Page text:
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A Timeline of Second Temple Judaism and Christianity

The following dates are approximates and some are open to debate or correction.

721 BCE – Assyrian Deportation of the Northern Kingdom of Israel

586 BCE – second deportation of exiles from Southern Kingdom of Judah to Babylon, third deportation (581 BCE)

539/8 BCE – Cyrus the Great (rule 550-530 BCE) conquers Babylon and beginning of return to Jerusalem

520-515 BCE – Zerubabbel governor of Persian state of Yehud, Joshua the high priest, re-establishment of temple cult

  • 458 BCE [?] Ezra arrives in Jerusalem; 445/4 BCE Nehemiah arrives in Jerusalem

333/2 BCE – conquest of the Persian Empire by Alexander the Great (reign 356 -323 BCE)

300-198 BCE – Palestine under control of Ptolemies of Egypt

  • Translation of the Pentateuch into Greek in the Septuagint (LXX) and later versions added Prophets and Writings.  The legend (cf. The Letter to Aristeas) is that Ptolemy II Philadelphus asked 72 elders to translate the Law into Greek to be included in the library of Alexandria (ca. 250 BCE)

198 BCE – Palestine under control of Seleucids of Syria

  • Antiochus III “the Great” (ruled 222–187 BCE)
  • 175-164 BCE – Antiochus IV “Epiphanes”
  • 162-150 BCE – Demetrius I “Soter” (Savior)
  • 150-146 BCE – Alexander Balas
  • 146-139, 129-125 BCE – Demetrius II Nicator (Victor)
  • 143-142 BCE – general Diodotus Typho sets Balas’ son Antiochus VI Dionyisus on throne in city of Antioch
  • 142-129 BCE – general Diodotus Trypho sets himself up as king, slain by Antiochus VII
  • 138-129 BCE – Antiochus VII Euergetes (benefactor) Sidetes

167 BCE – profanation of the temple under Antiochus IV

166 BCE – Jewish priest Mattathias, who had fled into the wilderness with five sons (John, Simon, Judas, Eleazar, Jonathan) after he killed a fellow kinsman who was going to sacrifice to the Greek gods, dies

166-160 BCE – third son Judas the Maccabeus (“hammer”), re-dedication of the temple (164 BCE)

160-143 BCE – leadership and high priesthood of Jonathan, tricked and executed by Trypho

  • Formation of sectarian schools (e.g., Sadducees, Pharisees, Essenes) around this time (cf. Antiquities 13.171).  The “Wicked Priest” (=Jonathan?  Simon?) is opposed by the “Teacher of Righteousness” and remembered as a significant figure by a sectarian community at Khirbet Qumran (=Essenes?)

142-134 BCE – leadership of Simon and beginning of full autonomy

134-104 BCE – John “Hyrcanus”

  • 132 BCE siege of Jerusalem by Antiochus VII. Hyrcanus pays 3000 talents from the sepulcher of David, recognizes Seleucid authority, and join campaigns against the Parthians until Antiochus slain in 129 BCE
  • Expansion of Judean state in Samaria, Idumea (forced proselytism to Judaizing rites), and the Transjordan

104-103 BCE – Aristobulus I

103-76 BCE – Alexander Jannaeus

  • Wars and territorial expansion, sided with the Sadducees against the Pharisees and ruthless against his internal enemies such as butchering 6000 during the Feast of Tabernacles or crucifying 800 Jews (Ant. 13.372-383; cf. 4QpNah)

76-67 BCE – Salome Alexandra queen and eldest son Hyrcanus II high priest

  • In taking Alexander’s advice to win over the Pharisees who commanded popular support, the Pharisees effectively ruled through her and got revenge on their enemies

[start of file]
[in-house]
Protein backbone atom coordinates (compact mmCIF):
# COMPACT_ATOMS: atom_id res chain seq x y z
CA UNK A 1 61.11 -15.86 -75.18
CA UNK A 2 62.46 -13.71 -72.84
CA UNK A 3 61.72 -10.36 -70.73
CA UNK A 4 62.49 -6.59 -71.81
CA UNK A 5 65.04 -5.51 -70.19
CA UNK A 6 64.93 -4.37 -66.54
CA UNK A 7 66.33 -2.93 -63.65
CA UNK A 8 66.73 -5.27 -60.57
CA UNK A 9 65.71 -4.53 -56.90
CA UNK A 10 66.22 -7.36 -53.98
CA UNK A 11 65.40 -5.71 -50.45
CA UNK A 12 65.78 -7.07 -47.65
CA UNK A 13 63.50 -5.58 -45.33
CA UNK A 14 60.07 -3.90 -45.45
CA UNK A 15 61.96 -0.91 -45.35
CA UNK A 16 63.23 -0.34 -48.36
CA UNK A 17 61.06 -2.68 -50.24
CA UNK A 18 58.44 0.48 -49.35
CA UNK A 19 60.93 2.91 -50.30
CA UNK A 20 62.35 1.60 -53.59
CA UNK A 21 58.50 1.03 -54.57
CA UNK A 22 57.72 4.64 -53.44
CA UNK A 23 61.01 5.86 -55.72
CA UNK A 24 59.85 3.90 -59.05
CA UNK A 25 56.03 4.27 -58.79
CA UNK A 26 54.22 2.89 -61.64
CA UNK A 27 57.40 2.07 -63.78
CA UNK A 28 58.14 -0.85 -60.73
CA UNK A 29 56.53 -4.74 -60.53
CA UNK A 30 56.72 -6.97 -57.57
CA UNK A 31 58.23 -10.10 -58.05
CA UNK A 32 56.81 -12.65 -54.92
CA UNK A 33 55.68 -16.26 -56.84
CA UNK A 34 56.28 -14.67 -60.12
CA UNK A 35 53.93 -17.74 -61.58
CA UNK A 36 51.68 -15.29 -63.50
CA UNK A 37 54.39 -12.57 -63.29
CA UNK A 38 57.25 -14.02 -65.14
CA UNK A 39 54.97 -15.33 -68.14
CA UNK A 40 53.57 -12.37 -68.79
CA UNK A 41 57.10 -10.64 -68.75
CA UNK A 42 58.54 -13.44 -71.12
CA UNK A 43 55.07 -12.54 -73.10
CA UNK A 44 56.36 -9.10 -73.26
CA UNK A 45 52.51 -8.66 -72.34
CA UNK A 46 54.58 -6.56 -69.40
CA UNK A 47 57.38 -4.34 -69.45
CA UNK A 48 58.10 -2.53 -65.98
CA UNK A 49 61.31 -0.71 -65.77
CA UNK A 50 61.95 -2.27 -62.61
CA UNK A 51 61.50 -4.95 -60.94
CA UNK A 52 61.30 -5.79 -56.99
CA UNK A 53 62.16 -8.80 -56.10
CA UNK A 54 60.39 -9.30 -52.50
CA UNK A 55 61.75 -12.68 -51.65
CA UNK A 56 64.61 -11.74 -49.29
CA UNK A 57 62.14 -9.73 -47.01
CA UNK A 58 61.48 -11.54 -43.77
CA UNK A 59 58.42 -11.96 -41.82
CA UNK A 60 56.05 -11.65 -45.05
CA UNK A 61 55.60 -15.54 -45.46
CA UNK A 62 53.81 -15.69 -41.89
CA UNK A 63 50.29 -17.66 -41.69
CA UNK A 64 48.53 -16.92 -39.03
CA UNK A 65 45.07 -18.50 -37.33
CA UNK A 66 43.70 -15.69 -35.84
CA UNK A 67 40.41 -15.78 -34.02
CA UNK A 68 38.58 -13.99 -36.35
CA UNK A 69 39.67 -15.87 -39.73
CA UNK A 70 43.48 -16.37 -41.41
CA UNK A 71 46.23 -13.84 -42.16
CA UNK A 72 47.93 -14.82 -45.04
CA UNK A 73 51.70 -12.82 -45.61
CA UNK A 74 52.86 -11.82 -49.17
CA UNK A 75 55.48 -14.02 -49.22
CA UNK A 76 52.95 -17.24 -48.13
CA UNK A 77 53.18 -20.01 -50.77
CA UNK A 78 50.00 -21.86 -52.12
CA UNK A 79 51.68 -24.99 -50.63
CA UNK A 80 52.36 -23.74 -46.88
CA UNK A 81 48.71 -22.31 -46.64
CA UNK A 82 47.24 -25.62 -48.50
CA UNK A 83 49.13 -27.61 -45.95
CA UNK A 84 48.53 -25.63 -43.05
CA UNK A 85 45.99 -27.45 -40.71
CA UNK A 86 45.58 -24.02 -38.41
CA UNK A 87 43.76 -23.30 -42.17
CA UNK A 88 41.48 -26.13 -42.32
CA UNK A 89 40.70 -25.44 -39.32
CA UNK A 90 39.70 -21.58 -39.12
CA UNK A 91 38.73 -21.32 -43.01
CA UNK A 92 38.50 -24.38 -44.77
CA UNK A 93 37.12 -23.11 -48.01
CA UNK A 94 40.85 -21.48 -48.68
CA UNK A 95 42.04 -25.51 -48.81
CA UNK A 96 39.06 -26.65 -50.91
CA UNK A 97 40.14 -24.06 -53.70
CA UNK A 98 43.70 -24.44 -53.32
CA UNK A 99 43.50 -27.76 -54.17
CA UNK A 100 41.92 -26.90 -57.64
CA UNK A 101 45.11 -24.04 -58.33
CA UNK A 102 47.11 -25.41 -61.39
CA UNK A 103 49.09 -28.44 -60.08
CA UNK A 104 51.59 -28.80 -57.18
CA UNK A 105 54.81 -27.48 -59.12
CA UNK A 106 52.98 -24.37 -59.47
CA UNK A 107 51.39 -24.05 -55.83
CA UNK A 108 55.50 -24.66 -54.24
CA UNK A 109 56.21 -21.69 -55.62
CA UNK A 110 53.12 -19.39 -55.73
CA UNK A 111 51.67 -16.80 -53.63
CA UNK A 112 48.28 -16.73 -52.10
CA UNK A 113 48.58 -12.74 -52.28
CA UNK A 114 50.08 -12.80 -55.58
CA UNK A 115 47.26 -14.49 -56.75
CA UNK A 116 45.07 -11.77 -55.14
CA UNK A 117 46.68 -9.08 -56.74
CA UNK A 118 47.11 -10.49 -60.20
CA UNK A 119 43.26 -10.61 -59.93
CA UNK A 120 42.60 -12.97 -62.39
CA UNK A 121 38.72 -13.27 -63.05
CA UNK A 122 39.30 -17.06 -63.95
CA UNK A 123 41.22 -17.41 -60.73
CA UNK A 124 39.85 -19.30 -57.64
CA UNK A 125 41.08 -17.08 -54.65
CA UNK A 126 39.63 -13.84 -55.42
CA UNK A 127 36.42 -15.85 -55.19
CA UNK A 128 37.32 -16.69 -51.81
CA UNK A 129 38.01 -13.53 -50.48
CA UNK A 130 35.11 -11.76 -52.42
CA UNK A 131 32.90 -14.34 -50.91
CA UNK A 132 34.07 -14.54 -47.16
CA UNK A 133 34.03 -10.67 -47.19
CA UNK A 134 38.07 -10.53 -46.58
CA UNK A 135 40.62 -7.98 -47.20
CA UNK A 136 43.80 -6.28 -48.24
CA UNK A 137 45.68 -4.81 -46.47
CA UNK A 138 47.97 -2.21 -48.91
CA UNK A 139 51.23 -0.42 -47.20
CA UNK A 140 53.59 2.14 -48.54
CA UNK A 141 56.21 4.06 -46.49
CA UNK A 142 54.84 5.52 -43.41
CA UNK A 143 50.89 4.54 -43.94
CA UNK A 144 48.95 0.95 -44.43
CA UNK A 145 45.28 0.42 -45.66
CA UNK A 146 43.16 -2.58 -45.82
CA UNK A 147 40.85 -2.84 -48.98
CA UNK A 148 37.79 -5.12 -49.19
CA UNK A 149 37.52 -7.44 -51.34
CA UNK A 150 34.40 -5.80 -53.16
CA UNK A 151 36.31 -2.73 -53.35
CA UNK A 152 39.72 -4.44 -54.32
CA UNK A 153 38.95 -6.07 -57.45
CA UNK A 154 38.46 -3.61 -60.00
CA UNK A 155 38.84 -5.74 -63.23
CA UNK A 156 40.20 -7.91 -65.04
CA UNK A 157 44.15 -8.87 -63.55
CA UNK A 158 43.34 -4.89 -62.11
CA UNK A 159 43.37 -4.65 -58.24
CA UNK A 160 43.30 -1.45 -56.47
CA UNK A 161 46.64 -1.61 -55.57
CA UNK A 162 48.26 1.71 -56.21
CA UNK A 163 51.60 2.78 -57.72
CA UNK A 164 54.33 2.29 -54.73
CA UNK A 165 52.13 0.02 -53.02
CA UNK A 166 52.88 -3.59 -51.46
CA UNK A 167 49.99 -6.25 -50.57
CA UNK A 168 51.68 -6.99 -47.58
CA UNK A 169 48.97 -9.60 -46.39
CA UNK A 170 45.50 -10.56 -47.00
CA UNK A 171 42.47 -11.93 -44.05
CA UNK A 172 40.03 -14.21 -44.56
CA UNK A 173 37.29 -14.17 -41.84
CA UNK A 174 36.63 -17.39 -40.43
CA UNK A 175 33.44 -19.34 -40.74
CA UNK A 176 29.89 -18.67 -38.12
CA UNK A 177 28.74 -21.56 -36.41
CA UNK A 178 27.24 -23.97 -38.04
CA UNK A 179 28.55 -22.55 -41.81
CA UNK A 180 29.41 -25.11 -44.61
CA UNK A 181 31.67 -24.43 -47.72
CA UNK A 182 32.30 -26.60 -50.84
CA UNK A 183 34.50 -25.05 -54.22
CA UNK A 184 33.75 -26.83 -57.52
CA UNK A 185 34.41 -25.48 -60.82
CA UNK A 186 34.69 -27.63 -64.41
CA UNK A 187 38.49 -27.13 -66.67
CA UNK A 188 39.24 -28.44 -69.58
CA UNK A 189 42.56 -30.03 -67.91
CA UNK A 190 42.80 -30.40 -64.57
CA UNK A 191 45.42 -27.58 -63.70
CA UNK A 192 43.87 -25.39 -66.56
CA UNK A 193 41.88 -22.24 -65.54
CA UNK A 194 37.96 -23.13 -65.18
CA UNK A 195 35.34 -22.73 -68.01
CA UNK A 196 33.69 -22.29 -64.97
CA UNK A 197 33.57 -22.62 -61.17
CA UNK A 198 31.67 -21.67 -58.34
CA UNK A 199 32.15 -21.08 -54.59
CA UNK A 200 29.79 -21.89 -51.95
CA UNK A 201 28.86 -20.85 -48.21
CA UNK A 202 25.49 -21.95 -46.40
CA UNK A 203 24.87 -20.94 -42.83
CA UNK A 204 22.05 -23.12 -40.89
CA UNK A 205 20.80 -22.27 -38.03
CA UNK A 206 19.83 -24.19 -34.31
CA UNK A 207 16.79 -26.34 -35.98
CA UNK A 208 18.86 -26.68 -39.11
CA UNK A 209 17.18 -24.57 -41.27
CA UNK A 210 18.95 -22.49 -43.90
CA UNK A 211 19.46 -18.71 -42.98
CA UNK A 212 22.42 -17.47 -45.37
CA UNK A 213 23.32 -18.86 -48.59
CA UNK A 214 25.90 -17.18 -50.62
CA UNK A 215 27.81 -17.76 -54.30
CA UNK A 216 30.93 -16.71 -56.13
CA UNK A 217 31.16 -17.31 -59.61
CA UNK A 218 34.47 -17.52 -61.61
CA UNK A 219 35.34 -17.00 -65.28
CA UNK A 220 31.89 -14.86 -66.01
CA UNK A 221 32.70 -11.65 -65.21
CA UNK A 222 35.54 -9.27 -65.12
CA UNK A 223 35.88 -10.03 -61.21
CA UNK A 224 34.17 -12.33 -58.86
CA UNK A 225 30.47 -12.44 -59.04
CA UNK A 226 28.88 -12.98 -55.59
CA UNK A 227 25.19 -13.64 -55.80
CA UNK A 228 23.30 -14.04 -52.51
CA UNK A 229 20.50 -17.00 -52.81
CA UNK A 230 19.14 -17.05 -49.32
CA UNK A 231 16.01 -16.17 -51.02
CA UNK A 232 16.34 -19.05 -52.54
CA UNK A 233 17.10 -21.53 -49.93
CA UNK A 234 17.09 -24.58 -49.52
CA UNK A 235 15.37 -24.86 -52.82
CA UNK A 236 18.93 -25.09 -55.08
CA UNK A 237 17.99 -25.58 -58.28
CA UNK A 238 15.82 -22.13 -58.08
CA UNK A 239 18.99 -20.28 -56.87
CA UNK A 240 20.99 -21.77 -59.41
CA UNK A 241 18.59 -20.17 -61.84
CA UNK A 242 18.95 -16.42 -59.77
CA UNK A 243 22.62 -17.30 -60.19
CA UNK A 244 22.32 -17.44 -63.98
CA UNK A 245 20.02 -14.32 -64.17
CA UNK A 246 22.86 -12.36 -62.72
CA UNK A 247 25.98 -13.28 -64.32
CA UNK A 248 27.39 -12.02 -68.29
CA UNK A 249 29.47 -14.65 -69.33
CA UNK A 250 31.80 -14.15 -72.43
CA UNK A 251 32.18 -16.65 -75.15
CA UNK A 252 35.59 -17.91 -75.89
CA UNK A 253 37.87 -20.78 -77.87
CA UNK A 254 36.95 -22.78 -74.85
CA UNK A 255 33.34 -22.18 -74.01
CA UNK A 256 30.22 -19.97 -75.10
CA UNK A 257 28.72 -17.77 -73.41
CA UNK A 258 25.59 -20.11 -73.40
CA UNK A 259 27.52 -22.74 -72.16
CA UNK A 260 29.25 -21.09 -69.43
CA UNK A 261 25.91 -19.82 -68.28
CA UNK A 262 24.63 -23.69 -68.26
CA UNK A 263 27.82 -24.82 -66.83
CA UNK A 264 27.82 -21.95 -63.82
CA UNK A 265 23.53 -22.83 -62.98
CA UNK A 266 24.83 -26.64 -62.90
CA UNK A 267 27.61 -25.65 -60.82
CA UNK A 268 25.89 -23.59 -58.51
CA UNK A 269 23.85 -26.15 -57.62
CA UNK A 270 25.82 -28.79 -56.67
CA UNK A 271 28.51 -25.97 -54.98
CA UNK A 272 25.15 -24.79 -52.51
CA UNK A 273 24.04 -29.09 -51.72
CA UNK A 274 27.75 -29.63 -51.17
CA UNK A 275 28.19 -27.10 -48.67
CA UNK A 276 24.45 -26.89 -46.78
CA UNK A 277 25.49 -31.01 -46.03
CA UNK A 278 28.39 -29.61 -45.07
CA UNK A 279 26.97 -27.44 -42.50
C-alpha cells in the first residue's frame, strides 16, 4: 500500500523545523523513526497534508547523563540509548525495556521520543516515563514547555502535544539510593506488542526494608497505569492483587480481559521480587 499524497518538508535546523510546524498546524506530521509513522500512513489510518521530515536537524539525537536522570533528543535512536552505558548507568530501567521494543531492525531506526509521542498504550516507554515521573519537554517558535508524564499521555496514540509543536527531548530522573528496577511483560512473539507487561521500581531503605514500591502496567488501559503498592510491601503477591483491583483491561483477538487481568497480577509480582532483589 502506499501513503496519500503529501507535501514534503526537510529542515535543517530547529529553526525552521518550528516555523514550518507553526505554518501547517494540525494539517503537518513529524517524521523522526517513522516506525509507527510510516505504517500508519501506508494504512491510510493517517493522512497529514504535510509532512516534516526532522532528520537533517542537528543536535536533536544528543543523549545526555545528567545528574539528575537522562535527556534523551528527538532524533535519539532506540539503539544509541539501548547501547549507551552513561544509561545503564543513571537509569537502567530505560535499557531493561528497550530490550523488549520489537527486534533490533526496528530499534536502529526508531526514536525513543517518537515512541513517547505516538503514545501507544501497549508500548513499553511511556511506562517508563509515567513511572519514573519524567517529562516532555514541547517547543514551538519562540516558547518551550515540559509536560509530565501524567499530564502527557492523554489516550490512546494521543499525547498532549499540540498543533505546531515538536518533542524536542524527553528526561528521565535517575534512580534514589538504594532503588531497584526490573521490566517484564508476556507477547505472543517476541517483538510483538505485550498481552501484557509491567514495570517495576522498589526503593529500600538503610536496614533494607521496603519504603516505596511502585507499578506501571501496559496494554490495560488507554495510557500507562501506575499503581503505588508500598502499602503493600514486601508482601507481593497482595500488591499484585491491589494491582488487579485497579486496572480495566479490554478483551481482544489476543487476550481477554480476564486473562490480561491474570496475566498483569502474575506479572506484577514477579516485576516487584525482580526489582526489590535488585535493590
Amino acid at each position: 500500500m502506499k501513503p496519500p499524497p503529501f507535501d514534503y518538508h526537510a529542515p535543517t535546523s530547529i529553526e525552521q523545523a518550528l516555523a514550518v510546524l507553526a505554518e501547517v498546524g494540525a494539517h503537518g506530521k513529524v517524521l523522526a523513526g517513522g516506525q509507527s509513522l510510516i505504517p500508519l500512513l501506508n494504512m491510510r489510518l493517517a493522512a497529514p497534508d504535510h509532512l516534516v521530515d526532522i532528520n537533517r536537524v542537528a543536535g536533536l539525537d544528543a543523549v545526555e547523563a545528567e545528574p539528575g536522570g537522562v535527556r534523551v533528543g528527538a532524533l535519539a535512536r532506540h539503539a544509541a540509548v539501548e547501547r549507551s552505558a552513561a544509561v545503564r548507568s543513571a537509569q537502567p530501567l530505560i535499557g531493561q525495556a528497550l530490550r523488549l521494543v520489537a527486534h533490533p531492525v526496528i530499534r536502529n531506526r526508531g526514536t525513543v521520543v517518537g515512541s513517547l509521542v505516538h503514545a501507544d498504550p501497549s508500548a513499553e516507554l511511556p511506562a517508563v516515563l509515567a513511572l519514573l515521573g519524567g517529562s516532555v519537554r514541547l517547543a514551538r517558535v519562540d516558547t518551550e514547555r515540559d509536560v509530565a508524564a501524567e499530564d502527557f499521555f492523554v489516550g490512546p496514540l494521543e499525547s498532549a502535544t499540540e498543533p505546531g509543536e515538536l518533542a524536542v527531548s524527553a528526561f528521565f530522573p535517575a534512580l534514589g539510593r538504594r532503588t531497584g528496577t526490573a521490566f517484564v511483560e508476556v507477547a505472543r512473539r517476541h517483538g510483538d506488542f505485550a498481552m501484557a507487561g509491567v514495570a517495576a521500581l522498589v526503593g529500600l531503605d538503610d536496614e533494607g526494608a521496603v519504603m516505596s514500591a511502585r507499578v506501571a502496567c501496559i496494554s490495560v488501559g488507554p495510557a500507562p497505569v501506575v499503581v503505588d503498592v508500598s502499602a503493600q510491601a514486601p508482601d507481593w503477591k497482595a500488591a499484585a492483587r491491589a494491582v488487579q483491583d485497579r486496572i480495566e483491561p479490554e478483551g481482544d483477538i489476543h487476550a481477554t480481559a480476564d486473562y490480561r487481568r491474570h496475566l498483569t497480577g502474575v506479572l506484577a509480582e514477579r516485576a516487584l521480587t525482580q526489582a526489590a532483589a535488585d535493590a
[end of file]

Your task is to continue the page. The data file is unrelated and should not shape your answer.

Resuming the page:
67-63 BCE – Aristobulus II king and high priest

  • A partisan for the Sadducees like his father and victorious over his brother Hyrcanus II, but Antipater the Idumaean convinced Hyrcanus II to join with Aretas king of Arabia to make war with Aristobulus II.  Continued civil war leads to Roman intervention

63 BCE – Roman conquest by Pompey

  • Hyrcanus II restored as high priest and ethnarch (63-40 BCE)
  • After Pompey was killed (48 BCE), Antipater’s support for Julius Caesar in campaign against Egypt granted him Roman citizenship and the title of Roman Procurator of Judaea (Ant. 14.8.5), forced to side with one of Caesar’s assassins Cassius against Marc Antony, poisoned in 43 BCE

44 BCE – assassination of Julius Caesar

40-37 BCE – short-lived rebellion of the king and high priest Antigonus, the son of Aristobulus II

37-4 BCE – the client-king Herod the Great, the son of Antipater

  • Appointed king of the Jews by the Romans in 39 BCE and married the grand-daughter of Hyrcanus II Mariamne, victorious in re-capturing city of Sepphoris and Antigonus executed by Marc Antony in 37 BCE.
  • Constructed cities of Caesarea Maritima and Sebaste, restoration work on the Jerusalem Temple, and extended his rule over Samaria and other territory
  • Had family members including Mariamne and sons put to death out of paranoia and burned alive Judas and Matthias for inciting a group to tear down a golden eagle erected on the temple

31 BCE – Marc Antony defeated by Octavian at the battle of Actium and afterwards Antony/Cleopatra killed themselves

27 BCE – 14 CE – Octavian “Augustus” (revered), the adopted great-nephew of Caesar and divi filius (son of god), leads transition from the Roman Republic to the Empire and starts Julio-Claudian dynasty

  • Tiberius (14-37 CE), Gaius “Caligula” (37-41 CE), Claudius (41-54 CE), and Nero (54-68 CE)

5/4 BCE – birth of Jesus of Nazareth

4 BCE – 39 CE – Herod’s son Antipas appointed tetrarch, ruling Galilee and Peraea

  • Rebuilt Sepphoris to be his main center before he later constructed his capital Tiberius in 17 CE upon a cemetary
  • Had John the Baptist executed on political charges (Josephus, Ant. 18.5.2) and perhaps objections to Antipas’ marriage to his niece and wife of his half-brother Herodias (Ant. 18.5.1; cf. Mk 6:22-28 par)